JWB
James W. Brown

Associate Professor & Undergraduate Coordinator
Department of Microbiology, NC State University

1993 7th ISSOL Meeting, Barcelona, Spain

Structure and evolution of an RNA enzyme: Ribonuclease P.

James W. Brown, Elizabeth S. Haas, and Norman R. Pace, Department of Biology and Institute for Molecular and Cellular Biology, Indiana University, Bloomington, IN 47405, USA

Ribonuclease P (RNase P) cleaves leader sequences from precursors of transfer RNA (tRNA) to generate the mature 5´ end of the tRNA (1). Bacterial RNase P occurs in vivo as a complex containing a small protein (ca. 14Kd in Escherichia coli) and a much larger RNA (ca. 130Kd). At high ionic strength, in vitro, the RNA alone is an efficient and accurate catalyst; it is the only known naturally-occuring RNA that functions as an enzyme, in the sense that each molecule of RNase P RNA processes many substrate molecules. Knowledge of the mechanisms of tRNA recognition and catalysis by RNase P RNA is therefore an essential prerequisite to further understanding of the 'RNA world'.

The structure of RNase P RNA is being examined by phylogenetic comparative analysis. Complete and partial RNase P RNA gene sequences from representatives of nine evolutionarily distant phylogenetic groups of Bacteria (37 sequences in all) have so far been determined; these sequences have been used to develop a high-resolution model for the secondary structure of the RNA (2). Although the gene sequences are only 35 - 55% identical, the secondary structures of the encoded RNAs are highly conserved (Figure). However, the structure of RNase P RNA in the low G+C Gram-positve bacteria (such as Bacillus) is significantly altered; several large insertions and deletions have occurred in otherwise conservative regions of the molecule. The minimum conserved structure present in both the low G+C Gram positive bacteria and other organisms has nevertheless been shown to contain all of the elements essential for catalysis (3); the roles of the dispensable elements are currently under investigation. Analysis of one of the variably-present elements suggests that, in much the same way that the secondary structures are more conservative than the primary sequences, the tertiary structures of the Bacillus and E. coli RNAs may more closely resemble one another than the secondary structures would imply (4).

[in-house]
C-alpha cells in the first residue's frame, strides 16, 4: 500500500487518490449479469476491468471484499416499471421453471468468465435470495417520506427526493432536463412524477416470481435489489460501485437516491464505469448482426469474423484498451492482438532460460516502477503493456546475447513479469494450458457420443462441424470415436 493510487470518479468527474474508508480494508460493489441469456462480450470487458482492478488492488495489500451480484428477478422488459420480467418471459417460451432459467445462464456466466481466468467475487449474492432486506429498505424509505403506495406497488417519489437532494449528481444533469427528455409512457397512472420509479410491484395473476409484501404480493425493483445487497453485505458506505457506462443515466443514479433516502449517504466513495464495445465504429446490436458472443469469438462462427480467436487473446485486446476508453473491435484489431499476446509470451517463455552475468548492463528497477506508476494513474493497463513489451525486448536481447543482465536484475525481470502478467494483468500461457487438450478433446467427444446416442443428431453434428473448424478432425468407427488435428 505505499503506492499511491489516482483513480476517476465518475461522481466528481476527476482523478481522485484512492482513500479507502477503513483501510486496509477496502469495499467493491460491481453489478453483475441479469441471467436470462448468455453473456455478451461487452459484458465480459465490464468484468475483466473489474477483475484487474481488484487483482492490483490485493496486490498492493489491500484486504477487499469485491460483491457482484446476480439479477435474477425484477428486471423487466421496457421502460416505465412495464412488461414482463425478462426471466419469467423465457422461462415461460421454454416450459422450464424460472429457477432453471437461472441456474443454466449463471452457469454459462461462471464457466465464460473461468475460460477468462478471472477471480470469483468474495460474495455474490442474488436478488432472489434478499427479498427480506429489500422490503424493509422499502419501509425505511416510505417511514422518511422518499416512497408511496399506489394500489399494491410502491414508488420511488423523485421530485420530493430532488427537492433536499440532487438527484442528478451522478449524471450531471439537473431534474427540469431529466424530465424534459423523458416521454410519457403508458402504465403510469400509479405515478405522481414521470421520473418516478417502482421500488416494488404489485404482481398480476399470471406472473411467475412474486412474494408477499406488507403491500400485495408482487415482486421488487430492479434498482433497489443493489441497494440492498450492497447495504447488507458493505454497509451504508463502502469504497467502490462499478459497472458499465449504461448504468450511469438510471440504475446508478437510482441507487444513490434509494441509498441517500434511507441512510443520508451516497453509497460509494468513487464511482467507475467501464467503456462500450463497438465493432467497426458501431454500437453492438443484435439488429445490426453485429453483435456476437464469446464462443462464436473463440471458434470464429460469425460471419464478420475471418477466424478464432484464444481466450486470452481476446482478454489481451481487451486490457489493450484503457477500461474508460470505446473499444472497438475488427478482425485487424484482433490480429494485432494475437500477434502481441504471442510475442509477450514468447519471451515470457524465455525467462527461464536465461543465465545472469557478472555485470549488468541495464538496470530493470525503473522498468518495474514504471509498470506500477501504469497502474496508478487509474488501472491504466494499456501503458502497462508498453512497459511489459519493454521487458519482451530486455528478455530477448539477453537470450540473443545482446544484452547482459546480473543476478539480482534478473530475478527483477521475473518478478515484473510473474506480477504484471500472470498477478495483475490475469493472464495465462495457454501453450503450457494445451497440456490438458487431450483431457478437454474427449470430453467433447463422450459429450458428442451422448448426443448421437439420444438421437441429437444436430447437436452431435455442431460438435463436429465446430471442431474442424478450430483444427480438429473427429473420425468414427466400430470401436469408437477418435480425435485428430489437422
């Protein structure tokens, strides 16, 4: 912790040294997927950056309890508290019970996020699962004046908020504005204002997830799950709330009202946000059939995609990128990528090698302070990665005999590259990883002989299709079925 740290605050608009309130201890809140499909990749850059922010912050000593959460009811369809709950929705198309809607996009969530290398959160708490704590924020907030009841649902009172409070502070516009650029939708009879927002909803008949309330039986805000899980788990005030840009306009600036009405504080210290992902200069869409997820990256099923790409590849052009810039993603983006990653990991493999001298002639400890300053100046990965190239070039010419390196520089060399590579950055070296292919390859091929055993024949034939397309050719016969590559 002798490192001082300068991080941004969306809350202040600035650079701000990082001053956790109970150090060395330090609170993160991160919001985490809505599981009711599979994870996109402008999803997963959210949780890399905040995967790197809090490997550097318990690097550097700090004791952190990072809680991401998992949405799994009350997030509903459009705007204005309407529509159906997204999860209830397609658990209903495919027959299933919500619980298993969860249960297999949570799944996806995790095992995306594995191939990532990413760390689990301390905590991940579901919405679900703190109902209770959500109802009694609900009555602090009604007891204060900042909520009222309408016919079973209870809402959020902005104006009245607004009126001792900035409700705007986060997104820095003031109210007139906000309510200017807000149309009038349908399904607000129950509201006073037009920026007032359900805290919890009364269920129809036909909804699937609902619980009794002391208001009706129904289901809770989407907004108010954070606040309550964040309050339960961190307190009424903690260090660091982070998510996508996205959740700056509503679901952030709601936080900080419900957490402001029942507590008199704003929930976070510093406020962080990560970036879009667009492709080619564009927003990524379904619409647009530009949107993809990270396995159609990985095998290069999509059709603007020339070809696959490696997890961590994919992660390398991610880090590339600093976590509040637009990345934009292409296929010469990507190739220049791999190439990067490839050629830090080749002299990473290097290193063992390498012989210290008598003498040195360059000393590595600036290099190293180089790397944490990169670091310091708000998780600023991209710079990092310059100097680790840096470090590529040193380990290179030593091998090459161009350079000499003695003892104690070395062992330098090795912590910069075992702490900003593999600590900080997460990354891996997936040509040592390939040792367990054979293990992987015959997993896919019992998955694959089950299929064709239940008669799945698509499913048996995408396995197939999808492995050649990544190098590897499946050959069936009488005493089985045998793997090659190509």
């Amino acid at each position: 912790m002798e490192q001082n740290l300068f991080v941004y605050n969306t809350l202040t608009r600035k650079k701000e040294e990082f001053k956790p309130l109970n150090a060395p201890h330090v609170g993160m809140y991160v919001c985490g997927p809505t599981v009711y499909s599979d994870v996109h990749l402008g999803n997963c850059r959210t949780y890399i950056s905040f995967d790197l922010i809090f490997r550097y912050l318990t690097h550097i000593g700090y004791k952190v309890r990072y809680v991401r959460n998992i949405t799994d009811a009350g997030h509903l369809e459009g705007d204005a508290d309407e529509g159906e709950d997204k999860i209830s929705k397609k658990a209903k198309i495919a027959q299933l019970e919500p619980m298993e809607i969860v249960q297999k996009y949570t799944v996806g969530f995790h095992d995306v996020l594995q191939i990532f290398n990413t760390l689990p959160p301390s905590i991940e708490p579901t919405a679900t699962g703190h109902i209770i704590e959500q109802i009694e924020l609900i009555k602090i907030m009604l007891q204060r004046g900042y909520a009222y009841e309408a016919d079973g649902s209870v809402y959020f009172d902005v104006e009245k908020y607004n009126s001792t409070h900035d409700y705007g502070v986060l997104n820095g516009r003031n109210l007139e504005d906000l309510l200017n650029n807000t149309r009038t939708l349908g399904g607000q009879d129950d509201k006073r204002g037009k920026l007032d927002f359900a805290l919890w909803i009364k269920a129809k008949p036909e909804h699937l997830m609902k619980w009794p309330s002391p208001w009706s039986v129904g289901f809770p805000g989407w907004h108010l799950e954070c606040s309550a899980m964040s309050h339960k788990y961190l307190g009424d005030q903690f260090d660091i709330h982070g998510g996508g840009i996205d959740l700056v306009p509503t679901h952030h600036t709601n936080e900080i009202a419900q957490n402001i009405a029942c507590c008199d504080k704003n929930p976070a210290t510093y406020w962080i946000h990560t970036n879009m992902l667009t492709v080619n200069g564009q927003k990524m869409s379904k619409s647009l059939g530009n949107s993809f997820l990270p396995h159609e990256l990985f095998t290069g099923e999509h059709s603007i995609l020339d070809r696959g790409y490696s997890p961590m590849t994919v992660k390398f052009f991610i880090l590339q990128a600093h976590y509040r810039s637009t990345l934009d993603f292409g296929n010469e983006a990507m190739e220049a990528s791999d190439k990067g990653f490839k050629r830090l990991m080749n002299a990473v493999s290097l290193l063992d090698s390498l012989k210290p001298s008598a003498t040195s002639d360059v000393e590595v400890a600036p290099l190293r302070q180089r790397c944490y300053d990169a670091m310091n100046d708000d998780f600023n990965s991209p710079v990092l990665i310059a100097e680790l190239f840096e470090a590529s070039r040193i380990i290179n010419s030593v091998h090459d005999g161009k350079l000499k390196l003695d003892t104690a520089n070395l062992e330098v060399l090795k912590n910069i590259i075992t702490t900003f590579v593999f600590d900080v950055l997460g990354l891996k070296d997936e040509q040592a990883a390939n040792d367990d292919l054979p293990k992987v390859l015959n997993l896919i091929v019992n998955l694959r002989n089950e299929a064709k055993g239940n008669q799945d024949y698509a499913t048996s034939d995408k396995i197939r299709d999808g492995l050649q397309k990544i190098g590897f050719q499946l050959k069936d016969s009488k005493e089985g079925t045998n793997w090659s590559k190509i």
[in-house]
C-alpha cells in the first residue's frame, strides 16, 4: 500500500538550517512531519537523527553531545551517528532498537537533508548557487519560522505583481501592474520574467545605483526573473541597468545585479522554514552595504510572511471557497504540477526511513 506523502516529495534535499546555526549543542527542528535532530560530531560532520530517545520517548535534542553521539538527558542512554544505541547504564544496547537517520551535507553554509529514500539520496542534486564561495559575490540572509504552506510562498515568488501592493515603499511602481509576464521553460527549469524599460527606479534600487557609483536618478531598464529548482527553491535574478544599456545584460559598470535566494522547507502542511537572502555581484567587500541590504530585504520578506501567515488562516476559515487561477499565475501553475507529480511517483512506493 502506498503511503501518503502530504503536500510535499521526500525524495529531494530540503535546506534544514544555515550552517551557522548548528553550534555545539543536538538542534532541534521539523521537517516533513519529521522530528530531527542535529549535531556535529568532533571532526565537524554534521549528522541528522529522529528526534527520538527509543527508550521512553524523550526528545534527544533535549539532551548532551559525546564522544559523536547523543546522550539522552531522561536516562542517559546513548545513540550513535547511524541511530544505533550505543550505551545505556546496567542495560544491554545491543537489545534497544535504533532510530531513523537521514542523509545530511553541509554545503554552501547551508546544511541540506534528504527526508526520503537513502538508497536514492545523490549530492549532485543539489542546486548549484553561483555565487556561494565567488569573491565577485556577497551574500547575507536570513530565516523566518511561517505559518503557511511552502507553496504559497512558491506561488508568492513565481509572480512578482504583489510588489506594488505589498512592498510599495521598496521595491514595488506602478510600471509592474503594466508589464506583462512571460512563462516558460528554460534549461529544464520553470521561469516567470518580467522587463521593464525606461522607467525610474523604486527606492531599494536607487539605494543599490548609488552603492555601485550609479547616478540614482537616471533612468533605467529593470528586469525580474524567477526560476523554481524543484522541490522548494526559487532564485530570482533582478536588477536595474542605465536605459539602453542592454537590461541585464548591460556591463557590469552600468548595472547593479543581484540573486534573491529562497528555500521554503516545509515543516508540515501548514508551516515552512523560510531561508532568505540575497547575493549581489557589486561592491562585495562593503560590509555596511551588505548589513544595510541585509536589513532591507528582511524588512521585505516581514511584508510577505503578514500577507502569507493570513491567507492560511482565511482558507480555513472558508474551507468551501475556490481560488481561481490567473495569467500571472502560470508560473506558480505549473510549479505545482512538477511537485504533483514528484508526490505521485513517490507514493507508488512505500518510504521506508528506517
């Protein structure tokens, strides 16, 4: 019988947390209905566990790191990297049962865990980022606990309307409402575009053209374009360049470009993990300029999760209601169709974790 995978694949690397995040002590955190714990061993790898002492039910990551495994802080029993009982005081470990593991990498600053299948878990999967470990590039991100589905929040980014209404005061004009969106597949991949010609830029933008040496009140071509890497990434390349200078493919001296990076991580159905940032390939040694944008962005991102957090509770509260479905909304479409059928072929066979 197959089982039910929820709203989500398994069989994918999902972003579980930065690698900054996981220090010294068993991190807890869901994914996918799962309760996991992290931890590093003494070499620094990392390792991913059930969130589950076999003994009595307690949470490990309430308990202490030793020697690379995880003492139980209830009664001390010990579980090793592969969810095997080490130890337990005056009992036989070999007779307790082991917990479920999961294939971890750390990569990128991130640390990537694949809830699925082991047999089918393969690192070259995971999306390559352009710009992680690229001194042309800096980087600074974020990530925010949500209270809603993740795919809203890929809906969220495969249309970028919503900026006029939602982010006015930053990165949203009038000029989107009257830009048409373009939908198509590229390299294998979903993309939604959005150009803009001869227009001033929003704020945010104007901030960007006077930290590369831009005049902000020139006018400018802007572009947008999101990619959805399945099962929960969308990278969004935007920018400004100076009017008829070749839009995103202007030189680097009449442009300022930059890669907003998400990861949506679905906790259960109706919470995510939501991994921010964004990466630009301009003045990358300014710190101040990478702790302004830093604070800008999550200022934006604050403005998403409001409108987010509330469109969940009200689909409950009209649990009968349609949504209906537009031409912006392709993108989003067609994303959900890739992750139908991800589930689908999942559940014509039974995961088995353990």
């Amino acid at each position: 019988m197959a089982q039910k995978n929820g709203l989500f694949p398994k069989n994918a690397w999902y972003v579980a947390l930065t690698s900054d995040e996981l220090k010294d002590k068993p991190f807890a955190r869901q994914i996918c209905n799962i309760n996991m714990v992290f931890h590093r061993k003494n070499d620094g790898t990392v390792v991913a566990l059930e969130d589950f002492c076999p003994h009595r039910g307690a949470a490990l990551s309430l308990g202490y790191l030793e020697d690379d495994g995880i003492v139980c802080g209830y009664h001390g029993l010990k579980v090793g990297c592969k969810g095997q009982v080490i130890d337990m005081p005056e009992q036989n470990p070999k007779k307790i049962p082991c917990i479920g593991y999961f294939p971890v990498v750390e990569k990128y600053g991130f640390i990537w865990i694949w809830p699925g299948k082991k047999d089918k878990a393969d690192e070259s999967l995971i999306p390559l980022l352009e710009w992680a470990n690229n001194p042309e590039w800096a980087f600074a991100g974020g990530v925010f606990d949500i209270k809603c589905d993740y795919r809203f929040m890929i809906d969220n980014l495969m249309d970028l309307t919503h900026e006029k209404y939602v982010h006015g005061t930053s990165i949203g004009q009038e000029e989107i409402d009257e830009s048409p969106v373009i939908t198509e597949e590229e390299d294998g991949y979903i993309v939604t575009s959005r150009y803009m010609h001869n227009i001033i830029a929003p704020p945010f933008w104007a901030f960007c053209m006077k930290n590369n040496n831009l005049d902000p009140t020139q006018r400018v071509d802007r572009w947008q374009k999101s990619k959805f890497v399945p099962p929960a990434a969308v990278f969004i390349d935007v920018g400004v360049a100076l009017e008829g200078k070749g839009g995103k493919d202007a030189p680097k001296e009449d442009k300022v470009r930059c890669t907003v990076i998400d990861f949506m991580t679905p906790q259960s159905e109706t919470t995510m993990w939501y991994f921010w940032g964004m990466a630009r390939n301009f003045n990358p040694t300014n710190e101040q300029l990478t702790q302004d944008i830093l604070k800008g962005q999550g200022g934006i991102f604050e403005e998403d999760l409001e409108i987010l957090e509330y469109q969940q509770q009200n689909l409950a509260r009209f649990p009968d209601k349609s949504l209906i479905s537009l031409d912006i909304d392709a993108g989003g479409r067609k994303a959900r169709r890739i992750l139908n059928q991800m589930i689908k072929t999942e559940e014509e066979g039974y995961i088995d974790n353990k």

The RNase P enzymes of the Archaea (formerly archaebacteria) contain RNA components with striking similarity to those of the Bacteria. In contrast to their bacterial homlogs, the archaeal RNase P RNAs are dependent on the protein components of the enzyme for activity in vitro. Although the RNase P RNA gene sequences are so far only available from extreme halophiles (5,6) and Sulfolobus solfataricus (7), the emerging secondary structures of these RNAs are remarkably similar to those of the Bacteria. The archaeal RNAs contain all of the structural elements found in the bacterial minimum consensus model, including even the identities of the majority of invariant bacterial nucleotides. The reason for the dependence of the archaeal RNase P activity on protein components is therefore unclear. It appears that in contrast to the bacterial enzyme, at least in the case of S. solfataricus, the enzyme is predominantly protein rather than RNA. These protein components have yet to be examined. RNase P may therefore serve as a model for the aquisition of RNA function by protein, a process demanded by the RNA world hypothesis about which little is known.

The tertiary structure of RNase P RNA is being examined by a combination of comparative and experimental methods. Co-axial stacking of helices in the secondary structure have been identified by comparative analysis; the relative positions and orientations of these stacks are being determined in photoaffinity crosslinking experiments. Models for the three-dimensional structure of the RNA are being constructed by a combination of molecular mechanics and manual methods, which are evaluated on the basis of known phylogenetic variation in RNase P RNA structure.

1. Darr, S.D.,J.W.Brown, and N.R.Pace. TIBS (1992) 17:178-182.
2. Brown, J.W. and N.R.Pace. Nucl. Acids Res. (1992) 20:1451-1456.
3. Waugh, D.S., C.J.Green, and N.R.Pace. Science (1989) 244:1569-1571.
4. Haas, E.S., D.P.Morse, J.W.Brown, F.J.Schmidt, and N.R.Pace. Science (1991) 254:853-856.
5. Neuwlandt , D.T., E.S.Haas, and C.J.Daniels. J. Biol. Chem. (1991) 266:5689-5695.
6. Armburster, D., E.S.Haas, J.W.Brown and C.J.Daniels (unpublished)
7. LaGrandeur, T., S.D.Darr, E.S.Haas, and N.R.Pace. (submitted)

Figure. Line representations of RNase P RNA secondary structure.

nullLast updated by James W Brown